Another Chicago restaurant with multiple locations is tightening its footprint. On December 13, Devil Dawgs shuttered its maiden location at 2147 N Sheffield Avenue in Lincoln Park. The 10-year-old hot dog stand is survived by outposts in South Loop, Wicker Park and Lakeview, and ownership promises to return to Lincoln Park soon. "We’re looking for a new space in the neighborhood with hopes to reopen in summer 2021," reads a Facebook post shared on closing day.

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Las Palmas

Iconic Wicker Park restaurant Las Palmas is closing for good, but it's not all doom and gloom—ownership will transition the space into a more casual Mexican restaurant called Taquizo. "I am excited about this new change," owner Maria Rivera wrote in a Facebook announcement. "We will continue to have the staff you have grown to love and guarantee to have the best experience of dining out." As first reported by Eater Chicago, the kitchen will be helmed by chef Yanitzin Sanchez, who will be charged with executing a laid-back menu focused on Mexican street food. Keep an eye out for the grand reopening by following Taquizo on Facebook.

cafe marie-jeanne
Photograph: Jaclyn Rivas

Café Marie-Jeanne

Humboldt Park staple Café Marie-Jeanne permanently closed in November after almost five years in the neighborhood. "We have to tell you. The string has run out for CMJ. We hung in as long as we could and it’s time to let go," reads an Instagram post from management. Despite its relatively short lifespan, the effortlessly cool and cozy French hangout managed to reach institution status in record time. It's the kind of place that you'd swear had been there for decades, even though it was just coming up on its five-year anniversary.

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Mysore Woodlands

Indian restaurant Mysore Woodlands has closed "due to COVID distress and landlord disagreements," according to a Facebook farewell that was shared in early November. The Devon Avenue "corner store" leaves behind a legacy of tasty vegetarian and vegan fare as well as modern interpretations of traditional Indian dishes.

Morton’s The Steakhouse (State Street)

Morton's The Steakhouse has closed its first Chicago location, which debuted on State Street back in 1978. Fear not: You can still get your red-meat fix from outposts in Naperville, Northbrook, Rosemont, Schaumburg and at 54 E Wacker Drive.

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Imperial Lamian
Photograph: Jeff Schear

Imperial Lamian

River North loses an excellent Chinese restaurant as Imperial Lamian announces its permanent closure. The Indonesian import specialized in colorful soup dumplings, hand-stretched noodles and delicious char siu. "It is with heavy hearts we inform you that we are closing our doors after four years and eight months due to the challenges we faced as a result of the pandemic this year," management wrote in an Instagram statement. "... Thank you for the memories. We will cherish them forever." Sister spot Phat Phat remains open in Schamburg doling out dim sum, noodle dishes and shared plates to go.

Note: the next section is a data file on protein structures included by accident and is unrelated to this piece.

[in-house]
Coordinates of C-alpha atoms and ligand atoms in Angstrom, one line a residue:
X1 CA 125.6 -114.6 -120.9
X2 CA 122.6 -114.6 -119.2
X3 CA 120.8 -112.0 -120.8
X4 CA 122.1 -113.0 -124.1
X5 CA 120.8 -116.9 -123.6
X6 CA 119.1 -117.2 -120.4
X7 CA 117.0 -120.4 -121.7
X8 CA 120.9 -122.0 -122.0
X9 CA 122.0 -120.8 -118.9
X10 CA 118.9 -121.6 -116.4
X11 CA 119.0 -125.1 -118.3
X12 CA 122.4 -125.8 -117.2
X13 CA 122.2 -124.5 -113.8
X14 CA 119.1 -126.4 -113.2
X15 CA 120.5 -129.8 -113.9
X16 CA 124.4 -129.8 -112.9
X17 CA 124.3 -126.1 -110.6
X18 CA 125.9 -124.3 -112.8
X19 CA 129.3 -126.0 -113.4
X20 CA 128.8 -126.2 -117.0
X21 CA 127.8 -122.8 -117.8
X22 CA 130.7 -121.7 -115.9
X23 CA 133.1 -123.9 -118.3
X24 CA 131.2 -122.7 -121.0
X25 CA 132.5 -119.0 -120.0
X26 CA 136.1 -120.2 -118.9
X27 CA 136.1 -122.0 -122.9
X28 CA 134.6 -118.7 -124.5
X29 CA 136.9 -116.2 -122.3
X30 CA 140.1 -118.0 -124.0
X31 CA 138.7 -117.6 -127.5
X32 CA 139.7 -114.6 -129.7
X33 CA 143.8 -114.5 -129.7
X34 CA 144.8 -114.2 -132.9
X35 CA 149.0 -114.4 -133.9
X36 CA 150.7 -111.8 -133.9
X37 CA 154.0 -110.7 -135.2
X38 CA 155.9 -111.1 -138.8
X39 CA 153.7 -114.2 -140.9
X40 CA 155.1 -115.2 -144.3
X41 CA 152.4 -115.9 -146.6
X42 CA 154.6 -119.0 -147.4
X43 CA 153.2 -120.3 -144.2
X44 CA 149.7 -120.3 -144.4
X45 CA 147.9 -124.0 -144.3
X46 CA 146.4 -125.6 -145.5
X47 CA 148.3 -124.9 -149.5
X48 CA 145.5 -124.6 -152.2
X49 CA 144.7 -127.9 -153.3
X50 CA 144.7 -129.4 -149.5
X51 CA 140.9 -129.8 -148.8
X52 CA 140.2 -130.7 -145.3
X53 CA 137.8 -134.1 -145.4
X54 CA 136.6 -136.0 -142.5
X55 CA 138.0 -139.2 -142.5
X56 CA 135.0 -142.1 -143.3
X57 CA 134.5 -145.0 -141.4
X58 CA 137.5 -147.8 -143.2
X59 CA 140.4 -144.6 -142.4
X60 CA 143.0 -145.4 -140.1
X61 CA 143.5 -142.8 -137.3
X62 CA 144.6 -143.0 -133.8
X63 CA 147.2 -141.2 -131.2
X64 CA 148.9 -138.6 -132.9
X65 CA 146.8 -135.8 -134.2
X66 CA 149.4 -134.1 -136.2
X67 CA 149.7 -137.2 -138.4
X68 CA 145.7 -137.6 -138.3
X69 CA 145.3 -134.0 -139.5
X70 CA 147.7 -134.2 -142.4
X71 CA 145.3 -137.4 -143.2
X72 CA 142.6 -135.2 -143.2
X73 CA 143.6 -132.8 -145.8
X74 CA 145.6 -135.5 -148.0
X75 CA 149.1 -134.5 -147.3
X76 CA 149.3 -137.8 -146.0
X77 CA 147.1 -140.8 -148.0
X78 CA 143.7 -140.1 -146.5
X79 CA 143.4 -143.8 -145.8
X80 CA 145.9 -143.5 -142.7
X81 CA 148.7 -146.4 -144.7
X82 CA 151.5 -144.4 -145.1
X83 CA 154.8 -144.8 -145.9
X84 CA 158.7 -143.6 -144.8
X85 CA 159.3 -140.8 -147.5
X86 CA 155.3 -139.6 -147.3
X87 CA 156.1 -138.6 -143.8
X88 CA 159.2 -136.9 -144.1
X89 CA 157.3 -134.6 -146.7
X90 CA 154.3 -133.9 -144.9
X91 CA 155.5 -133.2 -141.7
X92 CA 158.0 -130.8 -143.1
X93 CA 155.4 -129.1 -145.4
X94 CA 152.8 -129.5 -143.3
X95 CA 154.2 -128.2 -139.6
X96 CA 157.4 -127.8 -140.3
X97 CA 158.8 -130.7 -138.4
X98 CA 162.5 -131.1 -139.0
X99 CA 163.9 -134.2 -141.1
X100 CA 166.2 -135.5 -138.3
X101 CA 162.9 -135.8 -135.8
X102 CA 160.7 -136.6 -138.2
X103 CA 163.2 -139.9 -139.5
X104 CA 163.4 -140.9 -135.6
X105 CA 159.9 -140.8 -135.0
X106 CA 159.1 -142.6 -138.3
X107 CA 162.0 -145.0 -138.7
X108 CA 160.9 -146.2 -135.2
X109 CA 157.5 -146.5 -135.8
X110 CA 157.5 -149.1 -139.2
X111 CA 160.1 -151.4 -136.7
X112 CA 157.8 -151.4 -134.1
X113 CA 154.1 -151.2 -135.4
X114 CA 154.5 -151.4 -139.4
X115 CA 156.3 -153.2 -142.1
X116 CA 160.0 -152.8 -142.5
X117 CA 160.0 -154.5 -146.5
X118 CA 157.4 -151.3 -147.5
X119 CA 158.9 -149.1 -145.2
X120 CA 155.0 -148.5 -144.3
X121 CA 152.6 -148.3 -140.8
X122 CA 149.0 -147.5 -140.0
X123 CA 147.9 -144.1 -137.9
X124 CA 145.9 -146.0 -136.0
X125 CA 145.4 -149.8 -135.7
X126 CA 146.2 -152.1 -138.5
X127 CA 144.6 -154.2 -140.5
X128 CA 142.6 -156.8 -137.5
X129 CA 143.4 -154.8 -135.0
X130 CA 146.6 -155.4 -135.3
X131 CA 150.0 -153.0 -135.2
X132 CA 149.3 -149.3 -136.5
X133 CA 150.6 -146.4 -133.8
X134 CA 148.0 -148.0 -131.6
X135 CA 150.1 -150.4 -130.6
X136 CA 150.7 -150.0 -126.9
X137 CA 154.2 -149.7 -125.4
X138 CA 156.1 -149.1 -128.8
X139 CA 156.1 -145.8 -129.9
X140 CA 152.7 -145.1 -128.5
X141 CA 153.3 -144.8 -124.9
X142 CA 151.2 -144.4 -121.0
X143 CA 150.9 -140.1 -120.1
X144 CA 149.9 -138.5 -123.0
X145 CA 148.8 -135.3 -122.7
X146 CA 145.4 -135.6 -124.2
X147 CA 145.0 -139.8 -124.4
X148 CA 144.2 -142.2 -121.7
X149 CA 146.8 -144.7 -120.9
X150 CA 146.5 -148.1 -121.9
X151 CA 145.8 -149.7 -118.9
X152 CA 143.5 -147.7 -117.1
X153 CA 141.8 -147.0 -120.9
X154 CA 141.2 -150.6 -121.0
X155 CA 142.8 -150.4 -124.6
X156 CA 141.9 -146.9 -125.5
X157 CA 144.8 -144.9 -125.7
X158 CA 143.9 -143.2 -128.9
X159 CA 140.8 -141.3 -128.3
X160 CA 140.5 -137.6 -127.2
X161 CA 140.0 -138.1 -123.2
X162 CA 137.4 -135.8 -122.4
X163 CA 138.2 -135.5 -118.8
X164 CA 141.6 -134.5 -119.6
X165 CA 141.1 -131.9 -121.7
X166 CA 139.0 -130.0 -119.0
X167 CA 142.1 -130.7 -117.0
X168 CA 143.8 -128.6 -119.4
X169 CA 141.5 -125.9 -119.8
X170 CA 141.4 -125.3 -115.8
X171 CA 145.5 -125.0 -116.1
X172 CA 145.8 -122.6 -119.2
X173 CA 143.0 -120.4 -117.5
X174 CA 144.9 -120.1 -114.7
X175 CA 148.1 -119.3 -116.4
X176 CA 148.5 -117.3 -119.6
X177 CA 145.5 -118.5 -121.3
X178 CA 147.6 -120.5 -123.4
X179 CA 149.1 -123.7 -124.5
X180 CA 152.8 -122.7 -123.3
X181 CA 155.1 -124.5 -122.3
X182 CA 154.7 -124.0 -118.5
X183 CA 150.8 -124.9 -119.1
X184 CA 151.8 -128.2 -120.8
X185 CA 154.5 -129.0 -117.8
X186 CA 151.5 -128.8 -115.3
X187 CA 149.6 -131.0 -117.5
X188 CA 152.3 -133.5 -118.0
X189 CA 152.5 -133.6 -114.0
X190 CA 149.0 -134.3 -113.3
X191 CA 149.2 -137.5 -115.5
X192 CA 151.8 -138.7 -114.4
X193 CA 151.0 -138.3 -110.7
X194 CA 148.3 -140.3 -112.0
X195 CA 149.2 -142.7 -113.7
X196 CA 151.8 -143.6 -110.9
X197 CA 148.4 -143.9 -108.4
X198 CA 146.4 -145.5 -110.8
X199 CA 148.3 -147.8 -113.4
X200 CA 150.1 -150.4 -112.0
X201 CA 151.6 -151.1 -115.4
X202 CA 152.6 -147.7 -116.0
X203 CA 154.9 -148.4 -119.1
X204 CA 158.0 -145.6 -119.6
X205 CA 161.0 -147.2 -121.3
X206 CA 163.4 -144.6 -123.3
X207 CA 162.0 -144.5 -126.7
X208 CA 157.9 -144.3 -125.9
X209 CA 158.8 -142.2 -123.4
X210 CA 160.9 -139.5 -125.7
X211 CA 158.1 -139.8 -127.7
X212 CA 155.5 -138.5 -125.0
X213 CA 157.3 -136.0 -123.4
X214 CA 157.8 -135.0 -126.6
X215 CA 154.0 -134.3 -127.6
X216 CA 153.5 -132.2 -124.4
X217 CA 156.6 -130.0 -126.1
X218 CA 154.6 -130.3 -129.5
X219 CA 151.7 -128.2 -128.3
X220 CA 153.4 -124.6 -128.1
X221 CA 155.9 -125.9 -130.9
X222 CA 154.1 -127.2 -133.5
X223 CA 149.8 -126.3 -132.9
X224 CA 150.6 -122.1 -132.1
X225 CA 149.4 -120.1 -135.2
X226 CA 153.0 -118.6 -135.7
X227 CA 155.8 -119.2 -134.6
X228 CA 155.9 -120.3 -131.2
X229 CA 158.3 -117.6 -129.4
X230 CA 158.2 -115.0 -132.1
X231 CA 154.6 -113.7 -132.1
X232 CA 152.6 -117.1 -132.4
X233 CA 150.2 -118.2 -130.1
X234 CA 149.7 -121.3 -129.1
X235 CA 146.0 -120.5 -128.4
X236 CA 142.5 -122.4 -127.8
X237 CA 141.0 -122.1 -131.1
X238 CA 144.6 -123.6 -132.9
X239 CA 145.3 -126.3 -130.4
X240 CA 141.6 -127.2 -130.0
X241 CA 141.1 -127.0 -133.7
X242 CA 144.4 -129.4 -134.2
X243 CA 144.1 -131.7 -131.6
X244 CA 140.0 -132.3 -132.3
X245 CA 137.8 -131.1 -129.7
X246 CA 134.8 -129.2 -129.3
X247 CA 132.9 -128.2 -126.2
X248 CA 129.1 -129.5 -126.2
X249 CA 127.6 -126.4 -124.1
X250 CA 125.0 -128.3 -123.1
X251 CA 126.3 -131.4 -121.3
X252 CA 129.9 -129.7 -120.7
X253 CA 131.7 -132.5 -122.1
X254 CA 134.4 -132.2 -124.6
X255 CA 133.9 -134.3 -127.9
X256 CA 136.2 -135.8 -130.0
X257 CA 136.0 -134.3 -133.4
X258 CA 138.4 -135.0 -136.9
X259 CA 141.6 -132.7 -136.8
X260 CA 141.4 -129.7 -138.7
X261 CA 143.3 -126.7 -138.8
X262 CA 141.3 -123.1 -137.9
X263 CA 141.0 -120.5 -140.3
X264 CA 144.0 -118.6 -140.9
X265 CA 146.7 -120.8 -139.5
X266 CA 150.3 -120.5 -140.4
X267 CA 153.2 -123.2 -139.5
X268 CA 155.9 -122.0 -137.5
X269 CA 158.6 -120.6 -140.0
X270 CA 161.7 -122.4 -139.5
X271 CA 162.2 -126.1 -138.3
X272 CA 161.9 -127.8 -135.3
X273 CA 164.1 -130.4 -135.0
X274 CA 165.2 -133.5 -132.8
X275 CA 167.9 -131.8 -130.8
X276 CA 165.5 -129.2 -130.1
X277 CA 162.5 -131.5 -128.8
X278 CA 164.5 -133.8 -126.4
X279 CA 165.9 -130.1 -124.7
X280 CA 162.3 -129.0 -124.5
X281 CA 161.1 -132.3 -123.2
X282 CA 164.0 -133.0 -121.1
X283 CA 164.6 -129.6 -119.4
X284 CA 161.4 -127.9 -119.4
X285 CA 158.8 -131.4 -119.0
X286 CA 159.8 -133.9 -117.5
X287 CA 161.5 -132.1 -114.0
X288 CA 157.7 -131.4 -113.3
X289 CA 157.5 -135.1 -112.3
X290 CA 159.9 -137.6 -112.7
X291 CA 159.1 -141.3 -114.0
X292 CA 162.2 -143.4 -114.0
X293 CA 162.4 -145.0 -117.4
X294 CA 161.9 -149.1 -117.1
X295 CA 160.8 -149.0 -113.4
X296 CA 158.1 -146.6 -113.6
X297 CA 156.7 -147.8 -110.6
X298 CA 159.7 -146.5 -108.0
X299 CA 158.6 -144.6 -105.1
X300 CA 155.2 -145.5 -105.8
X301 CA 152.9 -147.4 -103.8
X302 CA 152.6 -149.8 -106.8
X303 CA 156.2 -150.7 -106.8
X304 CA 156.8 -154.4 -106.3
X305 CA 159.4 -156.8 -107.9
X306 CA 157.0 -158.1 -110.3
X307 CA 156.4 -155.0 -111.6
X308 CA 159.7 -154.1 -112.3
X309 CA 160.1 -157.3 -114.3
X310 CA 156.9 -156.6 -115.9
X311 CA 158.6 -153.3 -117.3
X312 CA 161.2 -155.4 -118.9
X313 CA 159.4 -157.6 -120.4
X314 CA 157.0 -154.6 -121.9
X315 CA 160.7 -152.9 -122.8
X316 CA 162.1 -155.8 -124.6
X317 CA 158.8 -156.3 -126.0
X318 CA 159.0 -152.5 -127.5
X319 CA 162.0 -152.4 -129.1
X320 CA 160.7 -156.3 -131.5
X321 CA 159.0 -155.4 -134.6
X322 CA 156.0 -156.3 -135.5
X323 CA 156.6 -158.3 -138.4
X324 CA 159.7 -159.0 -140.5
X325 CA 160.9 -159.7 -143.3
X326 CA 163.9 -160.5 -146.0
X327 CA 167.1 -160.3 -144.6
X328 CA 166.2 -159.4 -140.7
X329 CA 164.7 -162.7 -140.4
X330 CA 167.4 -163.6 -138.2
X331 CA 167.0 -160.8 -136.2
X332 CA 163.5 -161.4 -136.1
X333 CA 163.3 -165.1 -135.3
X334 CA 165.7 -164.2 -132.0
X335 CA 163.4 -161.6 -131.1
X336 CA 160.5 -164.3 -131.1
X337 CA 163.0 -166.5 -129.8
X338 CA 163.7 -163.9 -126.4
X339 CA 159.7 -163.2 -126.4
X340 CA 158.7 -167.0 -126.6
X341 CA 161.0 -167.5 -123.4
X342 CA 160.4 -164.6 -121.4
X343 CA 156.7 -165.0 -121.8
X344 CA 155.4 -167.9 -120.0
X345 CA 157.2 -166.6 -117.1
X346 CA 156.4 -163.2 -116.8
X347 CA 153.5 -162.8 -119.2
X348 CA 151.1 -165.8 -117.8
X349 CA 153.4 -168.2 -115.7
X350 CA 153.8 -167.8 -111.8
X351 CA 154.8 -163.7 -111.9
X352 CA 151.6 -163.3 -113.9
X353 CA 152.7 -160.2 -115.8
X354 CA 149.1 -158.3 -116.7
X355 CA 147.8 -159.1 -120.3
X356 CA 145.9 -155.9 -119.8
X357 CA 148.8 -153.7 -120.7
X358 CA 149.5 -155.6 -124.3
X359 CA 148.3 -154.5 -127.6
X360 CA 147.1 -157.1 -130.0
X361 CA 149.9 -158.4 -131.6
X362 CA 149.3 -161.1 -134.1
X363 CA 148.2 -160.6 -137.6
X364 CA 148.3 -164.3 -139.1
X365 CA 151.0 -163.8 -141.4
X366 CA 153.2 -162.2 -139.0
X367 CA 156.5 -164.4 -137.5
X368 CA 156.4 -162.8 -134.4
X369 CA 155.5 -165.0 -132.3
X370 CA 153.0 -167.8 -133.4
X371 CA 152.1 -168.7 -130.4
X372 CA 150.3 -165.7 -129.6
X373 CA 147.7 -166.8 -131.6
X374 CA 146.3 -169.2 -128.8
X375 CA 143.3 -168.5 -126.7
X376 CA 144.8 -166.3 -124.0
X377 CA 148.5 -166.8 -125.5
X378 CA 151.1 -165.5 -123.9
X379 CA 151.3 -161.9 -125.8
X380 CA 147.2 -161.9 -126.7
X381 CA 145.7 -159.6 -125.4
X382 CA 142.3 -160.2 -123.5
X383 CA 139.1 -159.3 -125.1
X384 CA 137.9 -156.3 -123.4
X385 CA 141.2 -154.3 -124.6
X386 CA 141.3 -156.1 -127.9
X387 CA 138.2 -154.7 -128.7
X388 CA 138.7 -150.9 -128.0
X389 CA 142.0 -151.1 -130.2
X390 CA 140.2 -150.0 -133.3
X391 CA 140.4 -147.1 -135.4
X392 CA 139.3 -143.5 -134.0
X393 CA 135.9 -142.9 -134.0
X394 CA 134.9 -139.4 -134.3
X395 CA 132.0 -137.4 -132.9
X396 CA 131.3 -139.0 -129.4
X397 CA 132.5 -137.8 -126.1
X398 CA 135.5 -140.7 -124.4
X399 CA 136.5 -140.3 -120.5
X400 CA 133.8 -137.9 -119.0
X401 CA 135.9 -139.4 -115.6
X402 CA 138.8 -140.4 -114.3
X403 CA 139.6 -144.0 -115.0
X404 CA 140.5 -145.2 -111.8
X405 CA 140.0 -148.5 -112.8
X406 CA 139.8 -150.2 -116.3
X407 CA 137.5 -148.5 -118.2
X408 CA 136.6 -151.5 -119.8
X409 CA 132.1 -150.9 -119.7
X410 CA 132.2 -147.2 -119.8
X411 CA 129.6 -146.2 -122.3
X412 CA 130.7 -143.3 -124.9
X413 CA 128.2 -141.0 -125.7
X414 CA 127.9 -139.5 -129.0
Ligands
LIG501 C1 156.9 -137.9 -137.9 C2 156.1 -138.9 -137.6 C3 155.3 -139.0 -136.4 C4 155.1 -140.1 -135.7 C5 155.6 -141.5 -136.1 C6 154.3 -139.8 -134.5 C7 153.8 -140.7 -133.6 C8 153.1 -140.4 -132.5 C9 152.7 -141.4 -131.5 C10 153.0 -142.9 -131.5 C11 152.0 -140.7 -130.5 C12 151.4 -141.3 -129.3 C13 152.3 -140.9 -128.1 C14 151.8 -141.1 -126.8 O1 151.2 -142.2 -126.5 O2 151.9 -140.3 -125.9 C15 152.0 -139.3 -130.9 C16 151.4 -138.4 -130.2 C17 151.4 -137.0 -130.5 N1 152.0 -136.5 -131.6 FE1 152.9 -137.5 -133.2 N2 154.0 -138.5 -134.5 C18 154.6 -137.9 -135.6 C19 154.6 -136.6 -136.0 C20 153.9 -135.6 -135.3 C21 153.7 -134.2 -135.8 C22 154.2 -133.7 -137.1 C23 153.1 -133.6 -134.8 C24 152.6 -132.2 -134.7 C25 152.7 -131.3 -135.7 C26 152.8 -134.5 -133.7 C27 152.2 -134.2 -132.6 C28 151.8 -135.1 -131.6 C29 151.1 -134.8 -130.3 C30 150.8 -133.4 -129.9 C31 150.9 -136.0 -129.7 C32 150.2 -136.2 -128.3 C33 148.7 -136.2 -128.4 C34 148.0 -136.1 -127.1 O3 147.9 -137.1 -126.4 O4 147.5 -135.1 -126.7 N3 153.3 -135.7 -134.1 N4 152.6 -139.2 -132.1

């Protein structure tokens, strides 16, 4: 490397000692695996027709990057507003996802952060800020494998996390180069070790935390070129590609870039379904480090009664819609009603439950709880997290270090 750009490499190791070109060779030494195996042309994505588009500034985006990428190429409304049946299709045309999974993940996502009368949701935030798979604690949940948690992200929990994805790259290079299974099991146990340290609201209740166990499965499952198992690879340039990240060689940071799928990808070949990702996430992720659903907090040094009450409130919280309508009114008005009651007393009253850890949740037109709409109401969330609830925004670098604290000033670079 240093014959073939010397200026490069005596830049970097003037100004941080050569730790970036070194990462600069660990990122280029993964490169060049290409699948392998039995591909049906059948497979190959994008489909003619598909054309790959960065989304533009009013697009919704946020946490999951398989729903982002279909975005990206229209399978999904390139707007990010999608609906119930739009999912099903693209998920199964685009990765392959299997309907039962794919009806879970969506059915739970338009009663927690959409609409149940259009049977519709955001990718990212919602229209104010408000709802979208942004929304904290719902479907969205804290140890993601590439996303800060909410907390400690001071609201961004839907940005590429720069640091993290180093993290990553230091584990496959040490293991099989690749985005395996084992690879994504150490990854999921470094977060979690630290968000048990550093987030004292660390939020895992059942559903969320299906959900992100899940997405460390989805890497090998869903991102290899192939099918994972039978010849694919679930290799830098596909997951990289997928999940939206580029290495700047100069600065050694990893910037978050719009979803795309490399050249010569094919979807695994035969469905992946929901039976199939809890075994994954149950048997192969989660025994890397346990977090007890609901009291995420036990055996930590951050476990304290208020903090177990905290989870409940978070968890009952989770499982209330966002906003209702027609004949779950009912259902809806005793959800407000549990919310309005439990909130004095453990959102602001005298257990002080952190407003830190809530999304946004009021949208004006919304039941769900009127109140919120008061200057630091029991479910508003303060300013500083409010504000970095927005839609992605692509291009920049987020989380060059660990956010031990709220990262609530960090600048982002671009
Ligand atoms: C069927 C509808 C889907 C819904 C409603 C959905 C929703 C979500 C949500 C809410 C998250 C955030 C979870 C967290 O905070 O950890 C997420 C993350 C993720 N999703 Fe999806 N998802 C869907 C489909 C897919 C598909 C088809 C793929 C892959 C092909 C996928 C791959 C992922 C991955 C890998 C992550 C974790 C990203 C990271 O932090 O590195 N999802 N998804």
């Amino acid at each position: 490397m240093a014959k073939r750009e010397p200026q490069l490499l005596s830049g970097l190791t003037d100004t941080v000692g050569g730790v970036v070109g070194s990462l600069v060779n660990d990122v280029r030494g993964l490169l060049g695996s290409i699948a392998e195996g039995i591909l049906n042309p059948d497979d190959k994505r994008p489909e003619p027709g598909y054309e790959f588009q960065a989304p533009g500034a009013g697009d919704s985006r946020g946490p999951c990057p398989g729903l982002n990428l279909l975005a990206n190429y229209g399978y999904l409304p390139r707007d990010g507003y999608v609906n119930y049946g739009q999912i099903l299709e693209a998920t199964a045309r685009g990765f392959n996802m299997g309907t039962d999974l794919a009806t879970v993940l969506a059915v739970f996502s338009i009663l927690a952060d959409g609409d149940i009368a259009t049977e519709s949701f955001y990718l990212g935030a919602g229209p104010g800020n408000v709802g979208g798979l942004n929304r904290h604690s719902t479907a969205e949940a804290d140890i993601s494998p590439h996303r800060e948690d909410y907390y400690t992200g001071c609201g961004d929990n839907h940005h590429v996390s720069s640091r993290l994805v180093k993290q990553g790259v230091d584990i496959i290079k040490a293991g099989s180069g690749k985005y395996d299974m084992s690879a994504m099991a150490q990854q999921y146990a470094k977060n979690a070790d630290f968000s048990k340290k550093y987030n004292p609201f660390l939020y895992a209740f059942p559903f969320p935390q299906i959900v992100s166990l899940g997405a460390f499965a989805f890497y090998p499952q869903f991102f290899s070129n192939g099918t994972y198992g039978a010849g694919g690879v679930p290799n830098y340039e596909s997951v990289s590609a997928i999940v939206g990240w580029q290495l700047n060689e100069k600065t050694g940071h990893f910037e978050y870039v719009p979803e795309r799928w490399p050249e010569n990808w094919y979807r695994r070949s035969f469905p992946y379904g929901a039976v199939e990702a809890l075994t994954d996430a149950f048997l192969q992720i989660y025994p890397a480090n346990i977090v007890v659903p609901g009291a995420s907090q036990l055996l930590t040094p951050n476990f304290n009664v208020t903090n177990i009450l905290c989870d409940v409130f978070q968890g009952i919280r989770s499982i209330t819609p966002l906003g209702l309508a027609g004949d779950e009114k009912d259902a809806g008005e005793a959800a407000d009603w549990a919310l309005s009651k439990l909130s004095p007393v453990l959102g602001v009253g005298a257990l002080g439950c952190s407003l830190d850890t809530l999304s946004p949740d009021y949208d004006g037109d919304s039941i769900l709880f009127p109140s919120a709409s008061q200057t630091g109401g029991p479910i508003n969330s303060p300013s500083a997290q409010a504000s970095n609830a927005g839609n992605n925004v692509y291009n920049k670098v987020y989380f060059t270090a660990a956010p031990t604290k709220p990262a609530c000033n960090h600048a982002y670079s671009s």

Danny's Tavern
Photograph: Damien Thompson

Danny’s Tavern

It's last call for Danny's Tavern, a beloved Bucktown dive bar that's synonymous with dance parties, cheap beer and late nights. Musician Danny Cimaglio opened the neighborhood spot back in 1986, and over the past 34 years, it's become a candlelit beacon for DJs and revelers alike.

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Belmont Snack Shop
Photograph: Jaclyn Rivas

Belmont Snack Shop

It was back in early October when a grease fire ripped through beloved Avondale diner Belmont Snack Shop, rendering the building uninhabitable. A few weeks later, owner Nelson Rodriguez took to Facebook to share more devastating news: "After a lot of thought and consideration and looking at every angle possible it is apparent to all of us at the Snack Shop that rebuilding and attempting to bring Belmont Snack Shop back to the community is not in the stars." The Rodriguez family is still raising money through GoFundMe to help with costs incurred by the devastating fire.

Taco in a Bag

There's a good chance that if you've been to a Chicago street festival (remember those?) in the past five years, you've probably been tempted by Taco in a Bag. The Lincoln Square restaurant sadly closed at the end of October, leaving us craving its portable meals. Former competitive eaters Pat Bertoletti and Tim Brown brought the restaurant to Chicago from West Dundee back in 2015, introducing us to loaded meals in a bag, like the Norberto, which covered tortilla chips in spicy chicken, peppers, onions, pepper jack cheese, avocado-jalapeño sauce dried cranberries and cilantro.

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band of bohemia
Photograph: Benjamin Macri

Band of Bohemia

The world's first Michelin-starred brewpub has shuttered and filed for bankruptcy, according to records obtained by the Chicago Tribune. Owners Michael Carroll and Craig Sindelar temporarily closed their Ravenswood restaurant in late June in an effort to "learn, and reflect on our faults, our deaf ears and the feelings of those who we have caused harm," according to a statement they released via a since-deleted Instagram account. This came after employees raised concerns about management's handling of allegations brought against a former chef.

A farewell letter now graces Band of Bohemia's website, where Carroll and Sindelar implore Chicagoans to "reach out to your public officials, congressman, senators and anyone else who can make a difference, so that your other favorite establishments won’t have to say goodbye as well."